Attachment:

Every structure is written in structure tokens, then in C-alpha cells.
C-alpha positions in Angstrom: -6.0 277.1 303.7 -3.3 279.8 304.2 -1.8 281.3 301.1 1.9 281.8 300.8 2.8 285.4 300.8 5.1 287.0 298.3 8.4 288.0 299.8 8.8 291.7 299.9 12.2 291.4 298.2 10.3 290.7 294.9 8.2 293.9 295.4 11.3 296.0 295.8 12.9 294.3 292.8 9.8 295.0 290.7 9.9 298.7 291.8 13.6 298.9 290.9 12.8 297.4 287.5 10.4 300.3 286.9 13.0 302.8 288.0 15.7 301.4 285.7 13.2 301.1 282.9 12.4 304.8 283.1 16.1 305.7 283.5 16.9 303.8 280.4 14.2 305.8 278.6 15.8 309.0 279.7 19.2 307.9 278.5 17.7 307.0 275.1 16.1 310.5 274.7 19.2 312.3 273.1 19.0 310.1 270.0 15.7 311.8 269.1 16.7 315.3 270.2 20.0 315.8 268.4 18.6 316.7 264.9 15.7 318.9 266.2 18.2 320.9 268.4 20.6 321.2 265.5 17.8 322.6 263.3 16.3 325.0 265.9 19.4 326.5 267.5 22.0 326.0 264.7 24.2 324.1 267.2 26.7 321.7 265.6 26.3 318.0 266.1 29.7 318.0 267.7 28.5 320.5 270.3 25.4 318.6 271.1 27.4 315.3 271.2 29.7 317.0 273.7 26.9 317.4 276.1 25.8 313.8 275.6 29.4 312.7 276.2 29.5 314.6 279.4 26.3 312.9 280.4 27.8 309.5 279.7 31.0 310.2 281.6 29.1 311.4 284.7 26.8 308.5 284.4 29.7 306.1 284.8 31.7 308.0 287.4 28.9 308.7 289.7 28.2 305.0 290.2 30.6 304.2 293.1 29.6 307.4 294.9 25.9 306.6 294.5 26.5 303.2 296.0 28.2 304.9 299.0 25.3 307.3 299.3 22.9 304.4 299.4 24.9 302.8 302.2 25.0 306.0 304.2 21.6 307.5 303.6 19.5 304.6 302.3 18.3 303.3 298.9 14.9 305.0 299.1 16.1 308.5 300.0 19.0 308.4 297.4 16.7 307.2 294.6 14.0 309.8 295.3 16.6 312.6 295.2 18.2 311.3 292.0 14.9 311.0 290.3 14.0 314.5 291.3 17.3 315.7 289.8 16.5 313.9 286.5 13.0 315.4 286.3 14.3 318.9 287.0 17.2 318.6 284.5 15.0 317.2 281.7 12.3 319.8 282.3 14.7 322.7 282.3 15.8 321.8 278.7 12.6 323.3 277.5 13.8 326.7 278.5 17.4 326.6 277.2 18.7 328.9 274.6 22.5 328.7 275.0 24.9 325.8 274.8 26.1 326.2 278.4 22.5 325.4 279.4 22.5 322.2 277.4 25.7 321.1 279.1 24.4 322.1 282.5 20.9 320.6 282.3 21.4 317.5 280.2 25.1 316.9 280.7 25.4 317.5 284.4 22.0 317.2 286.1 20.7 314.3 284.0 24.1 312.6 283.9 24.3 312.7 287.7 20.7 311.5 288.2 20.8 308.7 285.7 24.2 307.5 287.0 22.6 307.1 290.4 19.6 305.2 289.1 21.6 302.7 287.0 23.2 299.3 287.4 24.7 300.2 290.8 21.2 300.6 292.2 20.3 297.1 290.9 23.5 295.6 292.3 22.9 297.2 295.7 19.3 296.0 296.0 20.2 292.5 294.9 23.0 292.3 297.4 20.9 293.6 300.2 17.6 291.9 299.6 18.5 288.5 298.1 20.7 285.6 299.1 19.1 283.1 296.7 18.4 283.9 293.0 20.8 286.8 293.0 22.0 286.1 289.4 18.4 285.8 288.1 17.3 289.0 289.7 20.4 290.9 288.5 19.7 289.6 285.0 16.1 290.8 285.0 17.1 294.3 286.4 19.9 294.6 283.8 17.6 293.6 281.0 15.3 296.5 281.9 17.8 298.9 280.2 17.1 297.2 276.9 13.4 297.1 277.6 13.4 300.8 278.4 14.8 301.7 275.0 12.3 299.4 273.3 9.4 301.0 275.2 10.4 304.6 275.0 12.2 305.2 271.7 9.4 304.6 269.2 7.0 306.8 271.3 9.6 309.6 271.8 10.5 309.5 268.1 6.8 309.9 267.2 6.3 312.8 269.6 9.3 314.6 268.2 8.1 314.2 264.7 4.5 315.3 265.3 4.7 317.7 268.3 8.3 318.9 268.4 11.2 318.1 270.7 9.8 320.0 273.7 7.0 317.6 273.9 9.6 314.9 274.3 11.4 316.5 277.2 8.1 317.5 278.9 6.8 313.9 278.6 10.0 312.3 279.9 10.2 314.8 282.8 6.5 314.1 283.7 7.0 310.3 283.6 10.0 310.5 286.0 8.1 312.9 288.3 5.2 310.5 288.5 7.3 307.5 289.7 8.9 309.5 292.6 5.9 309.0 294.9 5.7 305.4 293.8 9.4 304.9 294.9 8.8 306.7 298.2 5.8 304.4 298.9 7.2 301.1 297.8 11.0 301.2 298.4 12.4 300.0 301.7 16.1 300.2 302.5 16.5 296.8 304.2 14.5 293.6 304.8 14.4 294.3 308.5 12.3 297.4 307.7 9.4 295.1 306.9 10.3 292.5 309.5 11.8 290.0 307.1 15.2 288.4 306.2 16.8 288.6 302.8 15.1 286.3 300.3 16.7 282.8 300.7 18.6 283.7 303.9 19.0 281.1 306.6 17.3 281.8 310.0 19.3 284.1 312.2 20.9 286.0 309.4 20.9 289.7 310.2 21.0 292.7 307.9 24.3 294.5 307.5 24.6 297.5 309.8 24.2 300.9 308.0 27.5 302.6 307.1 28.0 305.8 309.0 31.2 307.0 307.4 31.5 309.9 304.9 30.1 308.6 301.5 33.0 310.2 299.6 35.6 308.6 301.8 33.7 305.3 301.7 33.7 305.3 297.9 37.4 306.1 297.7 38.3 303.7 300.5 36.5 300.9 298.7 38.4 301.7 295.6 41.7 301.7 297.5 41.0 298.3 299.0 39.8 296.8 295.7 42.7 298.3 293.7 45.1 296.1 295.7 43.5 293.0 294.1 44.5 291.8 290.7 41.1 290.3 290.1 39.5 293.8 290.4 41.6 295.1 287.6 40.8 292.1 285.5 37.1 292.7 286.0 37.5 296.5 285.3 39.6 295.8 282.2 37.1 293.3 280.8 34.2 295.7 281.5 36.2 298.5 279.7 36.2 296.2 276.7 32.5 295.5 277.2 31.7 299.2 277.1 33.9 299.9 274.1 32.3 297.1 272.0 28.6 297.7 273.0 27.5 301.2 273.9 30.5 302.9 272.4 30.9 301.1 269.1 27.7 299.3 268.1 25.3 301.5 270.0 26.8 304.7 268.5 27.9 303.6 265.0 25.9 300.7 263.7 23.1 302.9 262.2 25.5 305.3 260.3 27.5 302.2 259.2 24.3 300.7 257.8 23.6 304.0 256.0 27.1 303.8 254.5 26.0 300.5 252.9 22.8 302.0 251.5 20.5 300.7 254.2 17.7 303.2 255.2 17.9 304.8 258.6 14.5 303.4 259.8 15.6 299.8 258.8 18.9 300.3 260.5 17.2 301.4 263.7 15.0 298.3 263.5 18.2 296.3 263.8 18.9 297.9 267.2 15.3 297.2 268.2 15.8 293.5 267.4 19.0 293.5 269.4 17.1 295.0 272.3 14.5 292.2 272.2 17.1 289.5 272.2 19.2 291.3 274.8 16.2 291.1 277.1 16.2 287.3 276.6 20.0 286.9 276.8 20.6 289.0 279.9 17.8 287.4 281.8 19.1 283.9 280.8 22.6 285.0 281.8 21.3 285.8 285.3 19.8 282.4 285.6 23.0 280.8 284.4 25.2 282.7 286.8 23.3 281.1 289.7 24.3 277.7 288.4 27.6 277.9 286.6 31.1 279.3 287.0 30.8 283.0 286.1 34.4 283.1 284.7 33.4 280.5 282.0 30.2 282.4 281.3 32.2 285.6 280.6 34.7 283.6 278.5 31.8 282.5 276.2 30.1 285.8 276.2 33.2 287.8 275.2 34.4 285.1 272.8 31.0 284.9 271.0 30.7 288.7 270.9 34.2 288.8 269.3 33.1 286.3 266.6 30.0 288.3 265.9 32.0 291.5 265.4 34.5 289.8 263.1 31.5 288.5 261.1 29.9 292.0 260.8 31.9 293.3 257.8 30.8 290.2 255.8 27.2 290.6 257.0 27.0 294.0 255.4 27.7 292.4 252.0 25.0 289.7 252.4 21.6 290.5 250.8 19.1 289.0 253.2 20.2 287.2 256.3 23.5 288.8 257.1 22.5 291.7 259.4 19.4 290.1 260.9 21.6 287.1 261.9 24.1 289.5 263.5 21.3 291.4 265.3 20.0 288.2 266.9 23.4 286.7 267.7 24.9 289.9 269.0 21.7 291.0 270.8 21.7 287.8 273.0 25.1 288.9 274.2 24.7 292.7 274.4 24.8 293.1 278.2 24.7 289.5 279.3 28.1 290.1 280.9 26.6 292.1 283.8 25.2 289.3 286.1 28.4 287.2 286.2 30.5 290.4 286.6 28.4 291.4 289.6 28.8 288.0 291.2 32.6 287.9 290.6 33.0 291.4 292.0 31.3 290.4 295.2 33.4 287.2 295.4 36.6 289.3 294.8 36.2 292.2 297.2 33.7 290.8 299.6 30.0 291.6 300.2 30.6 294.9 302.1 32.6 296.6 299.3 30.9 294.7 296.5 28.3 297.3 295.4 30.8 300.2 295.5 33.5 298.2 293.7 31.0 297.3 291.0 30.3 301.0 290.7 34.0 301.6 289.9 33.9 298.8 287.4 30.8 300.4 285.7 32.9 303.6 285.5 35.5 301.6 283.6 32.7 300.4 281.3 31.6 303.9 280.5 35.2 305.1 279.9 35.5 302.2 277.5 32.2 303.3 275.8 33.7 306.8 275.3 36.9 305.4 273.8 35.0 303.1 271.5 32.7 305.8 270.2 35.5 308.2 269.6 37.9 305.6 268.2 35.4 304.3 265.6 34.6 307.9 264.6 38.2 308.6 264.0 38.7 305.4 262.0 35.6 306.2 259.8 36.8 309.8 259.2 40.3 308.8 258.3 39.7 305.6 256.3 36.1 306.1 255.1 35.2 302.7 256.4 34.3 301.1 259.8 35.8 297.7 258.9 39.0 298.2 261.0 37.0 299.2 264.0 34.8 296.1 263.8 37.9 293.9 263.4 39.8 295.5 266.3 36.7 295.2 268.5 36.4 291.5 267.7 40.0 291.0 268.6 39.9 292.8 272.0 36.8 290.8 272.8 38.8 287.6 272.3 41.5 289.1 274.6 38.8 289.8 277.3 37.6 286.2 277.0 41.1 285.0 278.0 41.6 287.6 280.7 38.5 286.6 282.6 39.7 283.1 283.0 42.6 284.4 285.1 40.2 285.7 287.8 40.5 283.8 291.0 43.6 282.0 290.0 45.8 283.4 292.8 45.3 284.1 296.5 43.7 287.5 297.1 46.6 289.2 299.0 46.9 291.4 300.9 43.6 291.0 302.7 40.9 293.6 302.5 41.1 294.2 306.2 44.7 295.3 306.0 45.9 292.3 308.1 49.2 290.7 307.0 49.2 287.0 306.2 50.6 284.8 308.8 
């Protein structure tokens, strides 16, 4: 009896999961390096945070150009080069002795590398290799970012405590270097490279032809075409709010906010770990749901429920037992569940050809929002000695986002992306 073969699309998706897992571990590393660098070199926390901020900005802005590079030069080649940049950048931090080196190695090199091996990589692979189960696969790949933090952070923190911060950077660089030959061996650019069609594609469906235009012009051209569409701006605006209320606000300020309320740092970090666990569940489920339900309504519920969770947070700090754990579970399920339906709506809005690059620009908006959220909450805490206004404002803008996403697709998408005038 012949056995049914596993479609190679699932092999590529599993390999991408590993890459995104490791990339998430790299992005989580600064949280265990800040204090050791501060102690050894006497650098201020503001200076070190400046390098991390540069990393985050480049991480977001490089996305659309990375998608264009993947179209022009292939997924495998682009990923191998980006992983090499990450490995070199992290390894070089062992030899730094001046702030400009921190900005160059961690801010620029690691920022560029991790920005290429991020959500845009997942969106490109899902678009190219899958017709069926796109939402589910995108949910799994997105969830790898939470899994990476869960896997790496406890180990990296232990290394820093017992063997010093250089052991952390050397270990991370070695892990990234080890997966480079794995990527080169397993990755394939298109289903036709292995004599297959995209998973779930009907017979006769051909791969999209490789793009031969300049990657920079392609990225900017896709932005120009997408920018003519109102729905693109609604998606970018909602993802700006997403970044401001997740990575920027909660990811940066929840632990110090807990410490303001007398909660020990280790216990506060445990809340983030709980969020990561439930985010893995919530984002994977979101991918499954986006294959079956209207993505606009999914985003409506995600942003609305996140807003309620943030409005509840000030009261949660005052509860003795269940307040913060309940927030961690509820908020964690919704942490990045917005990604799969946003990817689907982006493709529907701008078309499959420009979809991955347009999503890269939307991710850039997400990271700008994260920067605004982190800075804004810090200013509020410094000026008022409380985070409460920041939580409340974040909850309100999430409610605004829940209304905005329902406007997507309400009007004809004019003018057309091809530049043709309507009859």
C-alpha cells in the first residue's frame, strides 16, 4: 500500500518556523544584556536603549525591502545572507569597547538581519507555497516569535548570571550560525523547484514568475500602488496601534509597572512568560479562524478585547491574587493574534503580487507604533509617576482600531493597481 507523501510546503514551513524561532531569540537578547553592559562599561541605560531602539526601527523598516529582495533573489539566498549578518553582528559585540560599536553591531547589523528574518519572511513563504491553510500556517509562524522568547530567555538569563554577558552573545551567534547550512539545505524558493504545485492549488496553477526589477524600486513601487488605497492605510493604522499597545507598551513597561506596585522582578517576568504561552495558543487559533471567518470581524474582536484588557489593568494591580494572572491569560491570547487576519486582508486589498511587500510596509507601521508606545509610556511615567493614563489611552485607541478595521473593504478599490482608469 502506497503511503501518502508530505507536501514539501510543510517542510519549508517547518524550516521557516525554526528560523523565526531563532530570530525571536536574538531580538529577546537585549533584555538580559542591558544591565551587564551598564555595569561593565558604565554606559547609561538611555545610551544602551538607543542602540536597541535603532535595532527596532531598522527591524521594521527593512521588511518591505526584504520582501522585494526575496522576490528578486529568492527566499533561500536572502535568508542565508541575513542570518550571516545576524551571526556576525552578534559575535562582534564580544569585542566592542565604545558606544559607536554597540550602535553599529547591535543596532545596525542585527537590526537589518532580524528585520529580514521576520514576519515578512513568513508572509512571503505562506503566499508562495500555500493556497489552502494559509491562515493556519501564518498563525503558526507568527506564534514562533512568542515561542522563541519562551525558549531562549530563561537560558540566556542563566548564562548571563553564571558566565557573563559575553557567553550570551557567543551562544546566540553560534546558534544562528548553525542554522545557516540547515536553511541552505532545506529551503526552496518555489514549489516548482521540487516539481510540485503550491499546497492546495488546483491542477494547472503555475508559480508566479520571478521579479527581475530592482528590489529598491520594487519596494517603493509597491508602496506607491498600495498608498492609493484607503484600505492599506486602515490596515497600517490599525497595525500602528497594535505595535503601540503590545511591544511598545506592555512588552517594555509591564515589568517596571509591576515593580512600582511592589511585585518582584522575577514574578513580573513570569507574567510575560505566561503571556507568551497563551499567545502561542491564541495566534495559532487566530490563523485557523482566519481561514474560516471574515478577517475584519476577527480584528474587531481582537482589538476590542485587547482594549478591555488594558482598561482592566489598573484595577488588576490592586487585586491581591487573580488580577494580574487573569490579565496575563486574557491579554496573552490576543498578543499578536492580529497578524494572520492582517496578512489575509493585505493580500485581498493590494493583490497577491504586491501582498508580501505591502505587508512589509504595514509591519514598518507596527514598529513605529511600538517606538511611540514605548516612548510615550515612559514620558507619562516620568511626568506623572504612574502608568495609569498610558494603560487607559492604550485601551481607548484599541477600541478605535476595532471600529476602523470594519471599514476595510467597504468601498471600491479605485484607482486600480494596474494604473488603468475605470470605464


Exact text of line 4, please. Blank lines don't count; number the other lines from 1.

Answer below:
C-alpha cells in the first residue's frame, strides 16, 4: 500500500518556523544584556536603549525591502545572507569597547538581519507555497516569535548570571550560525523547484514568475500602488496601534509597572512568560479562524478585547491574587493574534503580487507604533509617576482600531493597481 507523501510546503514551513524561532531569540537578547553592559562599561541605560531602539526601527523598516529582495533573489539566498549578518553582528559585540560599536553591531547589523528574518519572511513563504491553510500556517509562524522568547530567555538569563554577558552573545551567534547550512539545505524558493504545485492549488496553477526589477524600486513601487488605497492605510493604522499597545507598551513597561506596585522582578517576568504561552495558543487559533471567518470581524474582536484588557489593568494591580494572572491569560491570547487576519486582508486589498511587500510596509507601521508606545509610556511615567493614563489611552485607541478595521473593504478599490482608469 502506497503511503501518502508530505507536501514539501510543510517542510519549508517547518524550516521557516525554526528560523523565526531563532530570530525571536536574538531580538529577546537585549533584555538580559542591558544591565551587564551598564555595569561593565558604565554606559547609561538611555545610551544602551538607543542602540536597541535603532535595532527596532531598522527591524521594521527593512521588511518591505526584504520582501522585494526575496522576490528578486529568492527566499533561500536572502535568508542565508541575513542570518550571516545576524551571526556576525552578534559575535562582534564580544569585542566592542565604545558606544559607536554597540550602535553599529547591535543596532545596525542585527537590526537589518532580524528585520529580514521576520514576519515578512513568513508572509512571503505562506503566499508562495500555500493556497489552502494559509491562515493556519501564518498563525503558526507568527506564534514562533512568542515561542522563541519562551525558549531562549530563561537560558540566556542563566548564562548571563553564571558566565557573563559575553557567553550570551557567543551562544546566540553560534546558534544562528548553525542554522545557516540547515536553511541552505532545506529551503526552496518555489514549489516548482521540487516539481510540485503550491499546497492546495488546483491542477494547472503555475508559480508566479520571478521579479527581475530592482528590489529598491520594487519596494517603493509597491508602496506607491498600495498608498492609493484607503484600505492599506486602515490596515497600517490599525497595525500602528497594535505595535503601540503590545511591544511598545506592555512588552517594555509591564515589568517596571509591576515593580512600582511592589511585585518582584522575577514574578513580573513570569507574567510575560505566561503571556507568551497563551499567545502561542491564541495566534495559532487566530490563523485557523482566519481561514474560516471574515478577517475584519476577527480584528474587531481582537482589538476590542485587547482594549478591555488594558482598561482592566489598573484595577488588576490592586487585586491581591487573580488580577494580574487573569490579565496575563486574557491579554496573552490576543498578543499578536492580529497578524494572520492582517496578512489575509493585505493580500485581498493590494493583490497577491504586491501582498508580501505591502505587508512589509504595514509591519514598518507596527514598529513605529511600538517606538511611540514605548516612548510615550515612559514620558507619562516620568511626568506623572504612574502608568495609569498610558494603560487607559492604550485601551481607548484599541477600541478605535476595532471600529476602523470594519471599514476595510467597504468601498471600491479605485484607482486600480494596474494604473488603468475605470470605464